Books

index

A Constellation of Vital Phenomena by Anthony Marra

This extraordinary debut novel takes place during the Chechen conflict of the late 1990s. It’s a story of the power of love and sacrifice during a brutal war. This brilliant and haunting book is one of my favorite books of 2013.

–Daina

Read More
fortune cookie chronicles

The Fortune Cookie Chronicles by Jennifer 8. Lee

if you enjoy reading about food and how people eat almost as much as eating (or cooking), give this book a shot. The author uses her search for the origins of fortune cookies as a jumping-off point to explore various facets of the history of Chinese food in America (and beyond). Some of the stories she tells are by now pretty familiar (the genealogy of General Tso’s chicken, for instance, has appeared elsewhere), but others are still fresh. It’s not just about food, either–discussions of immigration patterns and a tragic family drama are also part of this book. This is a fascinating, quick read full of a surprising variety of stories all related to one (spoiler alert!) Japanese cookie.

–Gabe

Read More

The Care and Management of Lies: A Novel of the Great War by Jacqueline Winspear

This is a stand alone novel by the author of the Maisie Dobbs mystery series, once again the setting is rural England during World War I,  it was published to coincide with the centennial of the Great War which we are now commemorating.

It is the tale of two best friends, Thea Brissendon and Kezia Marchant, both teachers by profession, Kezia marries Thea’s brother, Tom and becomes a farmer’s wife. Thea becomes passionate about the women’s suffrage and pacifist movements. Tom soon enlists and joins his fellow villagers in the trenches.

This sad and poignant story brings home the enormity of war by letting the reader view it through the shared experiences of  the main characters. It’s a great read, if you haven’t read the Maisie Dobbs series that’s worth reading as well.

-Daina

Read More
long lost

Long Lost by Harlan Coben

Harlan Coben has a number of great books.  He writes with a style that keeps the reader engaged and wondering and then surprised.

Long Lost is among his best books with all those elements in place.  This journey takes Myron Bolitar on a journey to Paris to help a long ago friend, Teresa.  The plot twists, turns, and captures the reader to know more.  Along with the suspense, Harlan Coben is great at adding humor and sarcasm to the story.

In grave danger from unknown assailants in a country where nothing is as it seems, Myron and Terese race to stay a step ahead of Homeland Security, Interpol, and Mossad. Soon they are working at breakneck pace not only to learn what really happened to Terese’s long-lost little girl—but to uncover a sinister plot with shocking global implications.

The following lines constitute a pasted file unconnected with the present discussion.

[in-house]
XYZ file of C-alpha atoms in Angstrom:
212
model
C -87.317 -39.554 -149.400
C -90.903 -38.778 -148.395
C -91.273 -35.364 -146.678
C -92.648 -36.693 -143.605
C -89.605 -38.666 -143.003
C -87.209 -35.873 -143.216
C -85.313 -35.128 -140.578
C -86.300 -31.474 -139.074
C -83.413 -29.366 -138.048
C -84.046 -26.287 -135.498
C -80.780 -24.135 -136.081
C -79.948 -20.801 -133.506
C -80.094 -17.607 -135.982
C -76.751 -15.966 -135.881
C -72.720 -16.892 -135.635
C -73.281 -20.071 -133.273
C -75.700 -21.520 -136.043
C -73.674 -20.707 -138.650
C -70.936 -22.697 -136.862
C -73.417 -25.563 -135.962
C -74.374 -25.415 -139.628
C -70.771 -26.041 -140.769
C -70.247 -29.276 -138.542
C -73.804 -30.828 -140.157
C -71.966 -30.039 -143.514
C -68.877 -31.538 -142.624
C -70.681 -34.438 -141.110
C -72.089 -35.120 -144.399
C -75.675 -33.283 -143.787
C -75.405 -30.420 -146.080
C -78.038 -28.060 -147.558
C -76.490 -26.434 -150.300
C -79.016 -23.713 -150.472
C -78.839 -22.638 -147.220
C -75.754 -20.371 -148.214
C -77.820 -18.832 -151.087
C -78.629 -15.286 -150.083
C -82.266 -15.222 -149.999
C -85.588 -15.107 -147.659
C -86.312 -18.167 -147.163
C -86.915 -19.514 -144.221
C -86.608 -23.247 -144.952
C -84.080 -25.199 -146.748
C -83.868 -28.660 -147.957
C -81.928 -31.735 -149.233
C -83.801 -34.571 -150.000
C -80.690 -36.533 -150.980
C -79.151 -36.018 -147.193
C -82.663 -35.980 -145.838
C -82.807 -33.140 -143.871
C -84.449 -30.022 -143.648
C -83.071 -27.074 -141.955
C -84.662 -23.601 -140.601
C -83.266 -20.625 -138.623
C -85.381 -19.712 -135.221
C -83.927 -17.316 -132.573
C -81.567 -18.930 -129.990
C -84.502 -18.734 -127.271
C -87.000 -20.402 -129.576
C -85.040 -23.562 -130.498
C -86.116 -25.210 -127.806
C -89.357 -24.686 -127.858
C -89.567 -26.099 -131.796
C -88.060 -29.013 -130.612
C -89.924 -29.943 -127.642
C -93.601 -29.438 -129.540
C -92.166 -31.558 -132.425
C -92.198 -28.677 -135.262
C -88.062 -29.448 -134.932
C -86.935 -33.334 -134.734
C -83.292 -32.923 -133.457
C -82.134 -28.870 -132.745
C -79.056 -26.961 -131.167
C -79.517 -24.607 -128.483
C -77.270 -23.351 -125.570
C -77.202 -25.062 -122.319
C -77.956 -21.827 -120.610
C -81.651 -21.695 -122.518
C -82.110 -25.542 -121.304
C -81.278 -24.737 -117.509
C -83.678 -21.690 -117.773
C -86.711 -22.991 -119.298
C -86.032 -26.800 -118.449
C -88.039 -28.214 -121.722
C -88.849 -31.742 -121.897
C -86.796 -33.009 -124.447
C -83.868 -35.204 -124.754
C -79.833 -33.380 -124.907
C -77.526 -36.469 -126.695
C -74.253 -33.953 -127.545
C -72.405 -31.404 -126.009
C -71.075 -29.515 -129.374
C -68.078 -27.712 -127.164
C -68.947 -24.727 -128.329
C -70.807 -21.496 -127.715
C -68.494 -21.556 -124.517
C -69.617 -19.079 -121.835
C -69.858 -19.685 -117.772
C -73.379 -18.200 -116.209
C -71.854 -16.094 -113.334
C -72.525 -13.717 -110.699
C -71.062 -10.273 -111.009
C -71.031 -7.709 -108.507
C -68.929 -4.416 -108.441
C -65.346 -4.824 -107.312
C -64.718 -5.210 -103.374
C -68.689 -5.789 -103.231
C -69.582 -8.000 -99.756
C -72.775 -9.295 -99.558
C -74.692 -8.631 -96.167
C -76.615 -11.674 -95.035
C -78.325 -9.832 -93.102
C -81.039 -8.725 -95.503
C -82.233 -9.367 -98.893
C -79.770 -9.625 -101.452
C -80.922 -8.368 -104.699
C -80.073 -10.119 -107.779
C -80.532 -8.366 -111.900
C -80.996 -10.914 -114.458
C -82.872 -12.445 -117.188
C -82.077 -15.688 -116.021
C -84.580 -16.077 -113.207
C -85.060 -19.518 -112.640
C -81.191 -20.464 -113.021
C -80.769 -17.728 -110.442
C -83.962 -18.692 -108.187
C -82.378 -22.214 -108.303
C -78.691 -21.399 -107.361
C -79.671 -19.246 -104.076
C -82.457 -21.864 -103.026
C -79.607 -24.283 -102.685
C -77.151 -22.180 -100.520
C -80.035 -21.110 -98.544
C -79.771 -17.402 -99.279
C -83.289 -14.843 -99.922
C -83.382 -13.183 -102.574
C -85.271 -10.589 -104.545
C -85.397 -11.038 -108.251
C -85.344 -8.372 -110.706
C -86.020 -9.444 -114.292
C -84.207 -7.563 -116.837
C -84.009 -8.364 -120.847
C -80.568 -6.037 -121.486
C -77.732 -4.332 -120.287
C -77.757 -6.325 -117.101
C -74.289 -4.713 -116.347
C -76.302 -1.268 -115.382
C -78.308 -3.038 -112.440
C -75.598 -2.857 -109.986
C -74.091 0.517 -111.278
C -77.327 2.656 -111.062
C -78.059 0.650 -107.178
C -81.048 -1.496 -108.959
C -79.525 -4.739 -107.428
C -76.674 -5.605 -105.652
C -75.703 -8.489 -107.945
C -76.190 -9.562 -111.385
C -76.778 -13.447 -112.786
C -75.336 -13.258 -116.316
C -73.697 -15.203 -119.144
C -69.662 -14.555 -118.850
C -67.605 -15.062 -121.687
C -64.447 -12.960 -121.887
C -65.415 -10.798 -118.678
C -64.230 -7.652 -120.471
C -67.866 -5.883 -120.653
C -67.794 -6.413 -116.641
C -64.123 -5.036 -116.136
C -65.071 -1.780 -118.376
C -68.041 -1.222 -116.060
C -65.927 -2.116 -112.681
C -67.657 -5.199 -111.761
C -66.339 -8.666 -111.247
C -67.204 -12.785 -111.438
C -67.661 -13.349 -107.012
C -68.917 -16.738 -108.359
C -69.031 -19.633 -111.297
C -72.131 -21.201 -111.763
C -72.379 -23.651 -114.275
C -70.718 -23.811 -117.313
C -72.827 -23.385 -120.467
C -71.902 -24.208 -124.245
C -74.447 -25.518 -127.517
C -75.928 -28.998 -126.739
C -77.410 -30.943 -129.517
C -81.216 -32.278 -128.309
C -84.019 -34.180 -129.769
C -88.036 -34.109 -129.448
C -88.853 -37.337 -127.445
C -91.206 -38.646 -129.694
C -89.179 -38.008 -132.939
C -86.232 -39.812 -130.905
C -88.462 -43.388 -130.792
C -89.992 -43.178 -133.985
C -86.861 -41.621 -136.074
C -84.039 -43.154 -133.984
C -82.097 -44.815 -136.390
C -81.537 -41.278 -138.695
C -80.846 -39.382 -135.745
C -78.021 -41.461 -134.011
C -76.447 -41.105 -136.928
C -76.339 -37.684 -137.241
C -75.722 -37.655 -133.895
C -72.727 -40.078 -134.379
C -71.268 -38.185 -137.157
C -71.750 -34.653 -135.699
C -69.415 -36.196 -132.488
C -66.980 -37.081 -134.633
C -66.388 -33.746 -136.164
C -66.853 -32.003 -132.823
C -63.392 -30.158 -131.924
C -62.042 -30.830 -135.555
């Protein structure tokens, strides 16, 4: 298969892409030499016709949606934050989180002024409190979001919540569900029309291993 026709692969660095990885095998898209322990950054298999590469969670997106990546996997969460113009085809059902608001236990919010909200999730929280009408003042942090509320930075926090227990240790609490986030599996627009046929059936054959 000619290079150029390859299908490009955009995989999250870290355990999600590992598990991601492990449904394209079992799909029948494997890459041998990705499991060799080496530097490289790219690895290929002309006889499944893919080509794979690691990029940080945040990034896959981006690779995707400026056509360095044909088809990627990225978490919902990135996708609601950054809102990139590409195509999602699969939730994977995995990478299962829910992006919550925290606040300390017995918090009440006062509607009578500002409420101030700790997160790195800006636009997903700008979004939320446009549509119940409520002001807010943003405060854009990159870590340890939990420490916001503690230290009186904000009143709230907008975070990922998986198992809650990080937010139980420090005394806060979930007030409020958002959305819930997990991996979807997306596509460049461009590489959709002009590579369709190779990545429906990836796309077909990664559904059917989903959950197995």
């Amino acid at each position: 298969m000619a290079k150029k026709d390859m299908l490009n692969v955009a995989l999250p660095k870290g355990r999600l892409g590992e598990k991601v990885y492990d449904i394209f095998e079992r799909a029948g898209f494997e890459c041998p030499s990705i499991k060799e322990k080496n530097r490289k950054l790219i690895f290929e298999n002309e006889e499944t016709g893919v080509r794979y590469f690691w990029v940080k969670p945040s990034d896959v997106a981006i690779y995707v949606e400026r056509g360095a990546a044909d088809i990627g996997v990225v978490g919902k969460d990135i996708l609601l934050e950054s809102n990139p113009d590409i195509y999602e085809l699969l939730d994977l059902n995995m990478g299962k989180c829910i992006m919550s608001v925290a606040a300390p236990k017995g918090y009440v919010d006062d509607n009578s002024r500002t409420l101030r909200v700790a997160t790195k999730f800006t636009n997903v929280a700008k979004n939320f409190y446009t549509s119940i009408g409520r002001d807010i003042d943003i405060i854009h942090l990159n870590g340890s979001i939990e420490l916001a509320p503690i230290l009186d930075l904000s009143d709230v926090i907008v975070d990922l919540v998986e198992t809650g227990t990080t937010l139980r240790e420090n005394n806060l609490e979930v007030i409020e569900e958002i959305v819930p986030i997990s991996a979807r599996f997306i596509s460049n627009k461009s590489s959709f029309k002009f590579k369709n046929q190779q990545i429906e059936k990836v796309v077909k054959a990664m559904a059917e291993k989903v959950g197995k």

–Sharon

Read More
Silver

Silver

YA book. This would be so easy to miss, I took it just to give it a try not expecting much and wow great writer. At the end of each chapter he makes you want to see “why those lights went out” or “who was that behind the door”?

Without warning, a horrifying infection will spread across the school grounds, and a group of students with little in common will find themselves barricaded in a classroom, fighting for their lives. Some will live. Some will die. And then it will get even worse.

Fast-paced and frightening, Silver is a tale set on the fringes of science and horror – a story about the struggle to survive in the face of impossible odds.

Very good read.

–Sharon

Read More
queen

Queen of the Air: a True Story of Love and Tragedy at the Circus by Dean Jensen

This is the story of two of the circus world’s most famous aerialists, Lillian Leitzel and Alfredo Codona.  Both came from poverty, but hungered for fame and fortune.  Their desire to be the best ultimately led to tragedy.

I found this story fascinating.  The author’s writing style makes the story flow.  Although he takes some liberties with the thoughts and conversations of his subjects, the material is well researched.  You get a glimpse of circus life from small dog and pony shows to the gargantuan Ringling Bros. Barnum and Bailey empire.

You don’t need to be a circus fan to enjoy this book.

Kate

Read More

Music

Modern Love

Modern Love by Matt Nathanson

This is Matt Nathanson’s 8th album, but I’ve just found his music. He is a talented songwriter and has a great voice. This CD is filled with upbeat songs and heartfelt ballads. Each time I listen I come away with a new favorite.

Read More
Songs without Words

Songs without Words: Classical Music from The War A Ken Burns Film

This CD features a number of interesting excerpts, including a lovely movement from a trio by the modern composer Gyorgy Ligeti and Edward Elgar’s impossibly gorgeous “Nimrod,” from the Enigma Variations (ask me the story behind that sometime; it’s fun). But the big winner on the disc might be the excerpt from Olivier Messiaen’s Quartet for the End of Time, which was written while the composer was a prisoner in a Nazi camp. It’s a beautiful piece, and if you enjoy the bit on this CD, you might just want to seek out a recording of the whole thing.